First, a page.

Global food, commodity prices to remain low as agricultural output increases

Seasonality, security concerns trigger food prices to 13-month high in May

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Over the next ten years, the prices of food and commodities are expected to remain low across the world, at least on the average, as agricultural output is projected to increase, absorbing any increase in future demands that may even be driven by population growths.

This was a major finding contained in an annual report, the ‘Agricultural Outlook 2019-2028’, a collaborative effort of the Organisation for Economic Co-operation and Development (OECD) and Food and Agriculture Organization of the United Nations (FAO), prepared with input from the experts of their member governments and from specialist commodity organisation

The report noted that several years of strong supplies have reduced the international prices of most agricultural commodities, with cereal, beef and sheep meat prices showing short-term rebounds. For nearly all commodities covered in the Outlook, real prices are projected to remain at or below current levels over the coming decade, as productivity improvements continue to outpace demand growth.

Global demand for agricultural products is projected to grow by 15 percent over the coming decade, while agricultural productivity growth is expected to increase slightly faster, causing inflation-adjusted prices of the major agricultural commodities to remain at or below their current levels.

“Global agriculture has evolved into a highly diverse sector, with operations ranging from small subsistence farms to large multinational holdings,” José Graziano da Silva, FAO Director-General and Angel Gurría, OECD Secretary-General wrote in the Foreword of the report. Along with providing food, they added, today’s farmers “are important custodians of the natural environment and have become producers of renewable energy.”

They also noted that; in order to meet the high expectations society places on agriculture, public and private decision makers require reliable information on the likely trends of global demand, supply, trade and prices and the factors driving them.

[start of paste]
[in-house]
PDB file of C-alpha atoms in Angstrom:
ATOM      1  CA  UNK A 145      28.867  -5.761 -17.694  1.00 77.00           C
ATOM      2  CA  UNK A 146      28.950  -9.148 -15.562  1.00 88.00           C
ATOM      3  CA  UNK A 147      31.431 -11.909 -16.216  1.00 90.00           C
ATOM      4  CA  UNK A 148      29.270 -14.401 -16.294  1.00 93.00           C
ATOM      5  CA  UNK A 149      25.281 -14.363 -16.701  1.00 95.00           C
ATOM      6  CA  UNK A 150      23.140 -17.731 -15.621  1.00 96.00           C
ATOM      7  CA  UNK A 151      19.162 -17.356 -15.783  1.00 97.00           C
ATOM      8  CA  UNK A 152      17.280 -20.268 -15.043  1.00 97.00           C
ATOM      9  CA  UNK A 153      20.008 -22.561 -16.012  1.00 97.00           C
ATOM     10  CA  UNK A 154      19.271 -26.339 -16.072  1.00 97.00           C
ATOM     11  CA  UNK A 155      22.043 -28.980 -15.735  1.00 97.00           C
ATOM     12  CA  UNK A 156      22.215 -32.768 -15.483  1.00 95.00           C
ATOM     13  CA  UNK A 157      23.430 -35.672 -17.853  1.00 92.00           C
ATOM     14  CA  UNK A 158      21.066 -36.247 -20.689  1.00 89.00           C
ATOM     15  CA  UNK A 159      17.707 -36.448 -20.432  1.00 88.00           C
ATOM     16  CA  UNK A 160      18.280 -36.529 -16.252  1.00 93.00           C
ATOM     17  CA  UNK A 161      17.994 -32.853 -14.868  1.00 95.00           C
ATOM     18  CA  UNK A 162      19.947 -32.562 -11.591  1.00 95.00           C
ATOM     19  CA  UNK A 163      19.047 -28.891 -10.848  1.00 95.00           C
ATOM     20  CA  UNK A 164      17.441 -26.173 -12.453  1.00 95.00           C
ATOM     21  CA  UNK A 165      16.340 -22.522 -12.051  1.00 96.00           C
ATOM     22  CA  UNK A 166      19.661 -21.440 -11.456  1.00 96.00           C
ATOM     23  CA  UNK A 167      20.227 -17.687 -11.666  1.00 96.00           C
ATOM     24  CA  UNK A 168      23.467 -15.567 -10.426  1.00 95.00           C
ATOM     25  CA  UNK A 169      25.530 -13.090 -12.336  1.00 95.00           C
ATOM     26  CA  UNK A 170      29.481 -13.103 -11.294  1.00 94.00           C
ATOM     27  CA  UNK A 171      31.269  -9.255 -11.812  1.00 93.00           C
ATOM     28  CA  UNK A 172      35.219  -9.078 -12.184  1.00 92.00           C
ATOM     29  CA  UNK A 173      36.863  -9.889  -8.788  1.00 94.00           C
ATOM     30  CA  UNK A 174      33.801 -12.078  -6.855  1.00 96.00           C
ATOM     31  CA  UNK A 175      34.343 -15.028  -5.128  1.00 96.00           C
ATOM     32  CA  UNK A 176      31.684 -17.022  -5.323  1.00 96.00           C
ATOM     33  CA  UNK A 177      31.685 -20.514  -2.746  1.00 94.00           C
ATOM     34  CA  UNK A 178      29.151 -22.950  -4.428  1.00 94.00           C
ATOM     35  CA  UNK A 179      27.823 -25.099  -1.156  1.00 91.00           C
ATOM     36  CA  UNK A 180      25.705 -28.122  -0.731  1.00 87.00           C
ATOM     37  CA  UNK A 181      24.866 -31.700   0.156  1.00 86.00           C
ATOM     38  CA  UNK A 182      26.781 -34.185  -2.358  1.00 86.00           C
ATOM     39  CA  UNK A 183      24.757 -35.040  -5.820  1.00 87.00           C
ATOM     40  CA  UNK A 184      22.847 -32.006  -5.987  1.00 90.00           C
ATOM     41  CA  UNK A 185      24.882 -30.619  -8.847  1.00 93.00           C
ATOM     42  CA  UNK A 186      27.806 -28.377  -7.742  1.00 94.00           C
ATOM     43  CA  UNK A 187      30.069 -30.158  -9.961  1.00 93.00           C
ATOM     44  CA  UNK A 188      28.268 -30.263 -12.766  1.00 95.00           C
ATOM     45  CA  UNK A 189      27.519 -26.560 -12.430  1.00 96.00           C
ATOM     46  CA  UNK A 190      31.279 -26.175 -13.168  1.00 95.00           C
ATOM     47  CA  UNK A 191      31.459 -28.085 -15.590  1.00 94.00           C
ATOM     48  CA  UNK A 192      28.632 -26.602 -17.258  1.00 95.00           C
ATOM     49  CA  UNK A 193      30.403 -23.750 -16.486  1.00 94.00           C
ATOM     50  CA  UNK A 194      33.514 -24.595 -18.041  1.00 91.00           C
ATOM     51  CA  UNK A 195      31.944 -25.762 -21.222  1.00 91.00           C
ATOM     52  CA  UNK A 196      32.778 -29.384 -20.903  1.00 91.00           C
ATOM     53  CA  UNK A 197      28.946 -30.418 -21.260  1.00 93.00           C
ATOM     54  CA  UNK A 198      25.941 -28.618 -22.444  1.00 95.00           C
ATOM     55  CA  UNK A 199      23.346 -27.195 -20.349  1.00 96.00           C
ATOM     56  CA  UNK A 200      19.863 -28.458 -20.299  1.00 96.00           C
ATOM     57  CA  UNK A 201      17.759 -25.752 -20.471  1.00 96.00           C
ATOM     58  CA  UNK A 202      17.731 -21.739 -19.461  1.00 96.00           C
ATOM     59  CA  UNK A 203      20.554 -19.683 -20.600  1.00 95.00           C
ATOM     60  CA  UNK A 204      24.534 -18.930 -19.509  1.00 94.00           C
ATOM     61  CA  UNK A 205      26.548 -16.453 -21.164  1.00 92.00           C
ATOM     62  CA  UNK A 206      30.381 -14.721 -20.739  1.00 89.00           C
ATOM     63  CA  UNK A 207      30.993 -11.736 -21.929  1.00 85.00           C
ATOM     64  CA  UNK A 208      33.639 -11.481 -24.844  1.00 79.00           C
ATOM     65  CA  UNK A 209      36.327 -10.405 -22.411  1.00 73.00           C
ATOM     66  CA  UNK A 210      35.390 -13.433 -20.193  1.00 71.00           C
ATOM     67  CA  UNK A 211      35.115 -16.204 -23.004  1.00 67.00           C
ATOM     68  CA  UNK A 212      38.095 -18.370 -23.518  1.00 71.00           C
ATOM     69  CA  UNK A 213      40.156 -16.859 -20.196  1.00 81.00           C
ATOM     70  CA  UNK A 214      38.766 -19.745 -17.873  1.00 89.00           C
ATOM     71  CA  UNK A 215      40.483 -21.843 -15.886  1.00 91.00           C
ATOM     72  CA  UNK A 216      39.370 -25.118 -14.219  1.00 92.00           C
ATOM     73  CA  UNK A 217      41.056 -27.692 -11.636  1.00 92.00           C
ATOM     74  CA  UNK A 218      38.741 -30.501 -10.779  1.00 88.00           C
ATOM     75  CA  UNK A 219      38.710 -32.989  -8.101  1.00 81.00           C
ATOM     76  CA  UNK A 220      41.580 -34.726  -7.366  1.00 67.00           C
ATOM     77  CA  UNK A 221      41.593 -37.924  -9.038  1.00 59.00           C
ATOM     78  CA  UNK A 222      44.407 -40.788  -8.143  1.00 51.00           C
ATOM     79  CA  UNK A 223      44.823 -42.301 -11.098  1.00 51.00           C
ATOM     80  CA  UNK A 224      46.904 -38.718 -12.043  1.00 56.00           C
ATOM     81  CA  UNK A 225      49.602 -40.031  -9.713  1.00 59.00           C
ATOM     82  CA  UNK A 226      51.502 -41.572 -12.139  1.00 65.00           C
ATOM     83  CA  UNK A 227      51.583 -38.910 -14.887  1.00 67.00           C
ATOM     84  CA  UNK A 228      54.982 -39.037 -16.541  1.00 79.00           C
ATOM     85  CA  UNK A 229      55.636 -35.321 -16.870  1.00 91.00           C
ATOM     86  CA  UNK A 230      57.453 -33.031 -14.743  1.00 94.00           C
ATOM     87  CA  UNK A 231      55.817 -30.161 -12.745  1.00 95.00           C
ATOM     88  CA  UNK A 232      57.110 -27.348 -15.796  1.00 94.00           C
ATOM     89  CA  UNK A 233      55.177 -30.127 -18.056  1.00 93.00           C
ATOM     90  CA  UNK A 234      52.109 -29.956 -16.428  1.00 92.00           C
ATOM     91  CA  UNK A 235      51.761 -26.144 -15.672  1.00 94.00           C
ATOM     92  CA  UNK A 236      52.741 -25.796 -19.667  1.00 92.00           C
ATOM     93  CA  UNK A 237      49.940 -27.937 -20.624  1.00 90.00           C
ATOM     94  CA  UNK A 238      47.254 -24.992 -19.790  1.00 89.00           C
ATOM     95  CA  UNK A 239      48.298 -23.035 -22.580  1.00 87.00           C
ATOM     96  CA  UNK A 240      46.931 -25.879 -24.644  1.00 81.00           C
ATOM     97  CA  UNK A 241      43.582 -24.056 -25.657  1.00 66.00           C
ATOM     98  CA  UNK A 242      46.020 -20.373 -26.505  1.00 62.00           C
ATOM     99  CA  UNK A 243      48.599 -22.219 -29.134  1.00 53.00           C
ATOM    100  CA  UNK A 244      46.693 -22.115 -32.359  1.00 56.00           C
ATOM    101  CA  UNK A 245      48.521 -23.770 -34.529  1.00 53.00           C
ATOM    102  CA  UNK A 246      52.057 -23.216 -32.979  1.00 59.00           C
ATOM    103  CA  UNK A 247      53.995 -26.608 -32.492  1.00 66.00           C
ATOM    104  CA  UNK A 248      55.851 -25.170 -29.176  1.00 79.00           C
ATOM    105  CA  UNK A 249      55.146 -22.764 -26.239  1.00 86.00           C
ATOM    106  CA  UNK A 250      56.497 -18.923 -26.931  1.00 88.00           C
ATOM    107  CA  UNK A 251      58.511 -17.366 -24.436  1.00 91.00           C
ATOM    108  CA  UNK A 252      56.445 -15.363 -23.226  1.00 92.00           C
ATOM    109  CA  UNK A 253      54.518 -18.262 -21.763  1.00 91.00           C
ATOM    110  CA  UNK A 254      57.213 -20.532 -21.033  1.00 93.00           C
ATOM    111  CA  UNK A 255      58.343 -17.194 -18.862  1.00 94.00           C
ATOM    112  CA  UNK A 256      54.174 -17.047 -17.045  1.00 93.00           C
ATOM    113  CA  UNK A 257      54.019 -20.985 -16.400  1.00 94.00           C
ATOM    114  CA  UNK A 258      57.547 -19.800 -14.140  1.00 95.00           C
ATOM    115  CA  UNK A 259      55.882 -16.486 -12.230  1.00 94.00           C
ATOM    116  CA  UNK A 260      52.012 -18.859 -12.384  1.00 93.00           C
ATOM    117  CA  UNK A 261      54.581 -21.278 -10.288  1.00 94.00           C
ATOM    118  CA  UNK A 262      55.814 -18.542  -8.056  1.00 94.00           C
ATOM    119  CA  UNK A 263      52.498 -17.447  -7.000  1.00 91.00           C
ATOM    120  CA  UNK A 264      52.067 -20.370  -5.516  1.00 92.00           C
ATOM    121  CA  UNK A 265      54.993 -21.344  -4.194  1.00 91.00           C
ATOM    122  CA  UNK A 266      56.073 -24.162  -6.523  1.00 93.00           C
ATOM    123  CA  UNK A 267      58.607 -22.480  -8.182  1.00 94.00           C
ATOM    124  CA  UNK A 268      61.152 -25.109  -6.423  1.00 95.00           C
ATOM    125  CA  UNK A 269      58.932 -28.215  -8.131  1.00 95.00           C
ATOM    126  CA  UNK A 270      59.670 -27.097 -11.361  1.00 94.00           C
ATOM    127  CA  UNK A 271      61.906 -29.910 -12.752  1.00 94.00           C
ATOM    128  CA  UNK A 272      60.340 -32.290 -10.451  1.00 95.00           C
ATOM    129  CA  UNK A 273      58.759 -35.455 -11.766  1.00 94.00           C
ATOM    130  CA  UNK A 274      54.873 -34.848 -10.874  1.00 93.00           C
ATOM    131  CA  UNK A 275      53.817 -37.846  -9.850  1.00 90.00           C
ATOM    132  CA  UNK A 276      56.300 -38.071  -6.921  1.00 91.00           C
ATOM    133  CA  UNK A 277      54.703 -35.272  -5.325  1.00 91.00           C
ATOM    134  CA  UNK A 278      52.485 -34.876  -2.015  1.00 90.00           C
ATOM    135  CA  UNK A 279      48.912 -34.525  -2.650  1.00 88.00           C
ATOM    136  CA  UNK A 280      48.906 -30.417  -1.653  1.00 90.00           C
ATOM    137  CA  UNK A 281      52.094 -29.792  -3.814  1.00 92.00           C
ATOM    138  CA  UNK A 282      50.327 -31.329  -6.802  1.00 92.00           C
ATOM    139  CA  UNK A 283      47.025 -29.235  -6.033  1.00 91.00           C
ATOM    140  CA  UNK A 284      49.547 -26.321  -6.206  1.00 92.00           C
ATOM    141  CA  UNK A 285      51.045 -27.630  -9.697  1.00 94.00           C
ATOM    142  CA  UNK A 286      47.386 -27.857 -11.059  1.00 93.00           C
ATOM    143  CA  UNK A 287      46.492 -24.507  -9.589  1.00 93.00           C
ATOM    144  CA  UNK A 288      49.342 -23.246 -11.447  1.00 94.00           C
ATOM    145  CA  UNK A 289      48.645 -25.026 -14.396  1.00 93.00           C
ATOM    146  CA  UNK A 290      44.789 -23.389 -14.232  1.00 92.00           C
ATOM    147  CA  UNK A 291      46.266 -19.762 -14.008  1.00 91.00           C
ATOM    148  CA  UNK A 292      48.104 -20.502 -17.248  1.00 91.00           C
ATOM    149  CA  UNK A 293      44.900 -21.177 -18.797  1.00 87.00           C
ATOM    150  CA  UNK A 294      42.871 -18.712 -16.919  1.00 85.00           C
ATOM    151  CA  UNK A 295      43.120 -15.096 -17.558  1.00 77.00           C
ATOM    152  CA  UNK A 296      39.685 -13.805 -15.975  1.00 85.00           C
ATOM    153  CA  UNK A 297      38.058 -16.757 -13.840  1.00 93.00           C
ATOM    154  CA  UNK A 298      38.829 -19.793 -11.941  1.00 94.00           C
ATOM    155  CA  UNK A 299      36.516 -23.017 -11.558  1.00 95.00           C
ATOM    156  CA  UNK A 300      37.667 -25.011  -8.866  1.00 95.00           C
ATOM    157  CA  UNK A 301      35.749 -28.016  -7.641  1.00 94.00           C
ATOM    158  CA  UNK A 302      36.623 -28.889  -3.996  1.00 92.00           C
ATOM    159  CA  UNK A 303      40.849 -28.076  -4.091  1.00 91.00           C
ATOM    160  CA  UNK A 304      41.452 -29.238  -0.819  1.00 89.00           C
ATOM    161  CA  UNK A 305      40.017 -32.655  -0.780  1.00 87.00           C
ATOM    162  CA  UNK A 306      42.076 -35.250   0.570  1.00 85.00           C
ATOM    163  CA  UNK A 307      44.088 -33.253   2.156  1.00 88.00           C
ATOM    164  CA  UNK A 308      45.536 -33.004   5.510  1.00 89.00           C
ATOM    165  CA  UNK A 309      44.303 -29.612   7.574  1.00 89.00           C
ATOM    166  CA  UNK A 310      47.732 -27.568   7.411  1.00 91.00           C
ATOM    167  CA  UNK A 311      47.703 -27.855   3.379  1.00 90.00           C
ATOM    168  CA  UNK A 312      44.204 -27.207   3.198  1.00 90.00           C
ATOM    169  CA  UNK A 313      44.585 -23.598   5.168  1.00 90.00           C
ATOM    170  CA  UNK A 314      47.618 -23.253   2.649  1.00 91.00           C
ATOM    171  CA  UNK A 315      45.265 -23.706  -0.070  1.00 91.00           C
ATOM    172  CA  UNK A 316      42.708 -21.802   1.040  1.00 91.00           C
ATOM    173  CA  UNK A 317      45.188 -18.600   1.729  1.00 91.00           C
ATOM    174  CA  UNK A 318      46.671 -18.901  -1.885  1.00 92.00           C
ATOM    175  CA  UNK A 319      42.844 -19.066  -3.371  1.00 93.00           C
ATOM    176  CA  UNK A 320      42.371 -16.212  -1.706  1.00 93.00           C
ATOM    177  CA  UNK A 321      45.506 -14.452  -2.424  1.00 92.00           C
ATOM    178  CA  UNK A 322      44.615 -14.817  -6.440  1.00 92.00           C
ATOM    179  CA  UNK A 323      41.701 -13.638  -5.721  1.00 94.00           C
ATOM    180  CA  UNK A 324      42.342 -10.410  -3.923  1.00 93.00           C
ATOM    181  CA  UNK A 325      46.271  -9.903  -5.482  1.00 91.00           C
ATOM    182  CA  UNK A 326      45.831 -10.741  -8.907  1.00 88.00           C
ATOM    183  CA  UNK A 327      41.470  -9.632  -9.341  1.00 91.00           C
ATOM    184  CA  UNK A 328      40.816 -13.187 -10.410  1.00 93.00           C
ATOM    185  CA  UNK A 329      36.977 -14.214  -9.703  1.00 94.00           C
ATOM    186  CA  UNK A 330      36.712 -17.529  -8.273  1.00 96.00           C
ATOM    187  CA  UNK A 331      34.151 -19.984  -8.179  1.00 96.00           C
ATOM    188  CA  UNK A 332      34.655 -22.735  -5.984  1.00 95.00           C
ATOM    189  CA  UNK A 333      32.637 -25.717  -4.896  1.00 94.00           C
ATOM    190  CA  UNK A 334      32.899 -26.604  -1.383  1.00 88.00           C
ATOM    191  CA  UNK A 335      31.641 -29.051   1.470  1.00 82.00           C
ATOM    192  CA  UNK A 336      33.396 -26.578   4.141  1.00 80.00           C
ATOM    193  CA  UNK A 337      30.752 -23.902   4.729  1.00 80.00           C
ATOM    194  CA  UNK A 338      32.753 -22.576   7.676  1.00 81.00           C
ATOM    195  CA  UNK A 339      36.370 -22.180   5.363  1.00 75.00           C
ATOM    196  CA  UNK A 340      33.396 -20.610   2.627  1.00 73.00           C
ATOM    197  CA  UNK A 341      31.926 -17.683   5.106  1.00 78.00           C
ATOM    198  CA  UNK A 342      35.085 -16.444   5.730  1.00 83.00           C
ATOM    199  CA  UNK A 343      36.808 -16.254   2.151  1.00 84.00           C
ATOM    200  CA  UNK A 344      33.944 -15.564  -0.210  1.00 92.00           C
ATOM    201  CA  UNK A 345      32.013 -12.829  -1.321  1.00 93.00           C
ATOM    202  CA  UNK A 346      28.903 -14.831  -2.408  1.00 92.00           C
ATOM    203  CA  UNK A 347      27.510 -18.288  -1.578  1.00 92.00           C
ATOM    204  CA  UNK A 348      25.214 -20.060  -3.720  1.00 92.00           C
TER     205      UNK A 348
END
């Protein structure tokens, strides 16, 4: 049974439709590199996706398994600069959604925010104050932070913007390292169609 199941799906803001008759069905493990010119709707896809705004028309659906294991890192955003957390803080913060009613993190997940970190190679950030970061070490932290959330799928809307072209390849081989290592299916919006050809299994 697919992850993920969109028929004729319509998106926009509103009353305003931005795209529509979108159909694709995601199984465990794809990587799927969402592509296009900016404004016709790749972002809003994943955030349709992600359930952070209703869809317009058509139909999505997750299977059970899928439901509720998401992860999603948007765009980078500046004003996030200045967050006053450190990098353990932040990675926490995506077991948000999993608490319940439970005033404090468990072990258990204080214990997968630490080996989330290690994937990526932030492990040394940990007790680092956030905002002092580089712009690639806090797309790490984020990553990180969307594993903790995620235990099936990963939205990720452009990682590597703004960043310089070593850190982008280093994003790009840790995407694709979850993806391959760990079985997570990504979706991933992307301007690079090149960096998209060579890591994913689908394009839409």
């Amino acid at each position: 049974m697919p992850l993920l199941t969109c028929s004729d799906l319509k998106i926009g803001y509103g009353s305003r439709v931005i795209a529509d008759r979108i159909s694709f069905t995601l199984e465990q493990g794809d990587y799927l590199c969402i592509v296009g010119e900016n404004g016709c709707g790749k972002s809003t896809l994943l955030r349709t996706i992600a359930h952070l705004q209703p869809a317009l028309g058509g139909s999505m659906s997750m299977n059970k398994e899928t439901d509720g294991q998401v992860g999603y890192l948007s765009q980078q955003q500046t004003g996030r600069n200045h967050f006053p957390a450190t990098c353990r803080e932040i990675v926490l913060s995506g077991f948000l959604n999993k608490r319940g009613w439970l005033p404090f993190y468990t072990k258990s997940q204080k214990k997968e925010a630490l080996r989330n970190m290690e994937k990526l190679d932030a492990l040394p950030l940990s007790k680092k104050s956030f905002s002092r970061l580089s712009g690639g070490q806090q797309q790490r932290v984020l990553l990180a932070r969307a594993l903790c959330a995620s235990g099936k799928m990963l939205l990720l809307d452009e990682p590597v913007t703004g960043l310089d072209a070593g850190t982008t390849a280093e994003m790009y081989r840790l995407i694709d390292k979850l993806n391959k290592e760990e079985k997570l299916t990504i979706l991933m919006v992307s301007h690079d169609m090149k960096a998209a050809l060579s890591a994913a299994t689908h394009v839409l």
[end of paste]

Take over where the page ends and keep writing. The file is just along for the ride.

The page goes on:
The Outlook projects that yield improvements and higher production intensity, driven by technological innovation, will result in higher output even as global agricultural land use remains broadly constant. Direct greenhouse gas emissions from agriculture, meanwhile, are expected to grow by some 0.5 percent annually over the coming decade, below the 0.7 percent rate of the past 10 years and below the projected output growth rate – indicating declining carbon intensity.

At the same time, new uncertainties are emerging on top of the usual risks facing agriculture. These include disruptions from trade tensions, the spread of crop and animal diseases, growing resistance to antimicrobial substances, regulatory responses to new plant-breeding techniques, and increasingly extreme climatic events. Uncertainties also include evolving dietary preferences in light of health and sustainability issues and policy responses to alarming worldwide trends in obesity.

Worldwide, the use of cereals for food is projected to grow by about 150 million tonnes over the outlook period – amounting to a 13 percent increase – with rice and wheat accounting for the bulk of the expansion. The most significant factor behind the projected growth in food use of staple products is population growth, which is expected to rise fastest in Sub-Saharan Africa and South Asia.

“The Outlook makes abundantly clear that trade is critical for global food security,” said Ken Ash, OECD Director for Trade and Agriculture. “Regions that are experiencing rapid population growth are not necessarily those where food production can be increased sustainably, so it is essential that all governments support open, transparent and predictable agro-food markets.”

 

CALEB OJEWALE



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